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Homestead Village may be spared

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Homestead Village, the secluded 38-acre mobile home park in North Raleigh whose days looked numbered when we wrote about it a few weeks ago, looks like it may be spared the rezoning ax.

Cary Joshi, a partner in WJ Properties, the Raleigh firm that was seeking to rezone the property for a shopping center-office combo and 200 new houses, told the Indy the firm is dropping the project and withdrawing from the rezoning case.

Homestead Village residents are thrilled.

"Oh, my goodness!" said an exultant Claudia Shows, a 34-year park resident, when we told her the news. "I can't believe it. I'm flabbergasted."

Shows said she'd been writing and re-writing her testimony for next week's hearing in front of the Raleigh Planning Commission—a plea that the rezoning be rejected and that she, her husband, Buddy, and their fellow residents be allowed to keep their homes.

Shows said word started circulating around Homestead Village this morning that the owner planned to start fixing up the park, but no one was sure what was motivating the improvements.

Following several postponements, the Raleigh Planning Commission had listed the project for discussion at its next scheduled meeting Aug. 5.

WJ Properties took an option to purchase the park from its longtime owner, Bob Binns, who technically could try to keep the rezoning application alive at next week's meeting, but would have to do so without a development plan. He could not be reached for comment.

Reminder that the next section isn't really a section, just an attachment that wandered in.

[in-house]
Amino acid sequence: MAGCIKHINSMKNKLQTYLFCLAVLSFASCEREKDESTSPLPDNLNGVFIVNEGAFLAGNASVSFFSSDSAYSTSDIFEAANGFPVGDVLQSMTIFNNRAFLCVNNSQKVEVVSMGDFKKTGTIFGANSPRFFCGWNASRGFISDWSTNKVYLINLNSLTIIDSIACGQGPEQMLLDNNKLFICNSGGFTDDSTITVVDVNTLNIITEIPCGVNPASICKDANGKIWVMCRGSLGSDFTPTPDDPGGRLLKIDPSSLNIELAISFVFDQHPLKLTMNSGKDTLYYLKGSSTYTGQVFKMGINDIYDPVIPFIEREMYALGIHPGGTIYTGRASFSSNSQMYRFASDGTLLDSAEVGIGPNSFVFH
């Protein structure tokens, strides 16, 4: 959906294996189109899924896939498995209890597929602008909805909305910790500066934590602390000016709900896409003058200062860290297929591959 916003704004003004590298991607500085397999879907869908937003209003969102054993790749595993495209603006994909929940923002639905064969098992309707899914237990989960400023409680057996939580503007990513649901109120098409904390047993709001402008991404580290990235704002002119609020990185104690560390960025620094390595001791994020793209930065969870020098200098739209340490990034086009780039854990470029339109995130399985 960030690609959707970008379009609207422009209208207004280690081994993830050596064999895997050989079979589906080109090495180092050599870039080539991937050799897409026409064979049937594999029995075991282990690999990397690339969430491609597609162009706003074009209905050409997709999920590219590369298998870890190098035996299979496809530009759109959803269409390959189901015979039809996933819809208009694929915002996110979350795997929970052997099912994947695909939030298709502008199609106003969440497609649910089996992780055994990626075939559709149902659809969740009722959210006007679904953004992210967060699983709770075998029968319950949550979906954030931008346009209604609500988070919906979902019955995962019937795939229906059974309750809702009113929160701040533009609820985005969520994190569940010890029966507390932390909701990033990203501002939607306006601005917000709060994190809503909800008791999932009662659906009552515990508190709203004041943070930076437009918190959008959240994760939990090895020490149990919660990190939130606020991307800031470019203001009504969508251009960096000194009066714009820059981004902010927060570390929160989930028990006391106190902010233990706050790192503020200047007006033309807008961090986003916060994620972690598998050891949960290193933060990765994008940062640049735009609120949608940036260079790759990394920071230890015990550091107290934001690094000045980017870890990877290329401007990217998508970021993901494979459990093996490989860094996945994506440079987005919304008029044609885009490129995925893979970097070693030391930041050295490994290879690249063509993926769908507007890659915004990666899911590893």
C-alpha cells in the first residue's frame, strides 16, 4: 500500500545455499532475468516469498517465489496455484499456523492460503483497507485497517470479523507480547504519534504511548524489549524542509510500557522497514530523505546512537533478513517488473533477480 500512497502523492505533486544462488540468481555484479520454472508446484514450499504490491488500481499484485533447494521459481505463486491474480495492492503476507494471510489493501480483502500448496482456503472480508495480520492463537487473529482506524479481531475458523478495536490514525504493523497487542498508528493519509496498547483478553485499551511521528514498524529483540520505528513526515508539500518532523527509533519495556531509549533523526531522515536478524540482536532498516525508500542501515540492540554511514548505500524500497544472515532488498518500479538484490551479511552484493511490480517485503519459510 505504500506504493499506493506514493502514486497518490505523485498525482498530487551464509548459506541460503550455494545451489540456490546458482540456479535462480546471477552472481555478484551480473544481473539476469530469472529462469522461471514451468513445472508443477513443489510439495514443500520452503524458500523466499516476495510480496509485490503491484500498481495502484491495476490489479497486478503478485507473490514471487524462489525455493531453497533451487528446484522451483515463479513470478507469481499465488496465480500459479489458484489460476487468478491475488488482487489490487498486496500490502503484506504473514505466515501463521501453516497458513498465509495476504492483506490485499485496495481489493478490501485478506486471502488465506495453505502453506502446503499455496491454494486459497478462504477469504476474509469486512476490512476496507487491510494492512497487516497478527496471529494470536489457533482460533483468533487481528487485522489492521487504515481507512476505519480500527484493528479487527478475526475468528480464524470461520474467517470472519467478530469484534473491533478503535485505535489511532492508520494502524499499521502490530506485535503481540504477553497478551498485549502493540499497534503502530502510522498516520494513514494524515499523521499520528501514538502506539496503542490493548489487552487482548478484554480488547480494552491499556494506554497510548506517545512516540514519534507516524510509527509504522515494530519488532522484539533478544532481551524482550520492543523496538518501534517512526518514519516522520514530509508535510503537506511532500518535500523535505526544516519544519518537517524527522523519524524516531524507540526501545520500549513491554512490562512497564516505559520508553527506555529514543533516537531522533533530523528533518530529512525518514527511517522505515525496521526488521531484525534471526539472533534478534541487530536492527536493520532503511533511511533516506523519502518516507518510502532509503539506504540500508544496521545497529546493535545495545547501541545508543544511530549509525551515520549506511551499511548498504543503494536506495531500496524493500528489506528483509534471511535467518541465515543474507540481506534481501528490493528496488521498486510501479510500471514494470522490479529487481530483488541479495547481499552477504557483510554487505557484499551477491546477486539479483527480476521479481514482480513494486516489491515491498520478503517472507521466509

Had WJ Properties' plans for the redevelopment gone through, park residents—including some who've lived there since it opened in 1973—would have had 180 days to relocate. Many were worried because they hadn't been able to find another park willing to accept their old trailer home units—and some wondered whether their trailers could be moved at all.

Progressive policy advocates, meanwhile, saw the park's potential demise as a loss in the fight for additional affordable housing options and an illustration of why the state should offer financial incentives to preserve such parks where they exist. A measure, House Bill 1700, to provide mobile-home park owners with a tax deduction if they sell to someone who will maintain the park passed the House this year, and a version of it was subsequently folded into the state budget, making it law. It was sponsored by state Rep. Susan Fisher, D-Buncombe.

Adam Rust, research director for the Community Reinvestment Association of North Carolina and author of the book This is My Home, about the status of trailer-park homes around the country, said CRA-NC and allied housing groups are trying to create a fund that would help prospective buyers rehabilitate aging parks like Homestead Village.

Joshi said sour market conditions, including the current tight lending environment, made the commercial elements of the WJ project untenable. The stores and offices were to have been located along northbound Capital Boulevard, where the entrance to the park, its swimming pool and a convenience store and bar currently exist. The houses would've been built behind the retail and business portion of the development, replacing the 180 trailer-home lots. The tract is about one-third of a mile north of the intersection of I-540 and Capital Boulevard, separated from it by an existing residential subdivision.

This story has been updated since it was posted.

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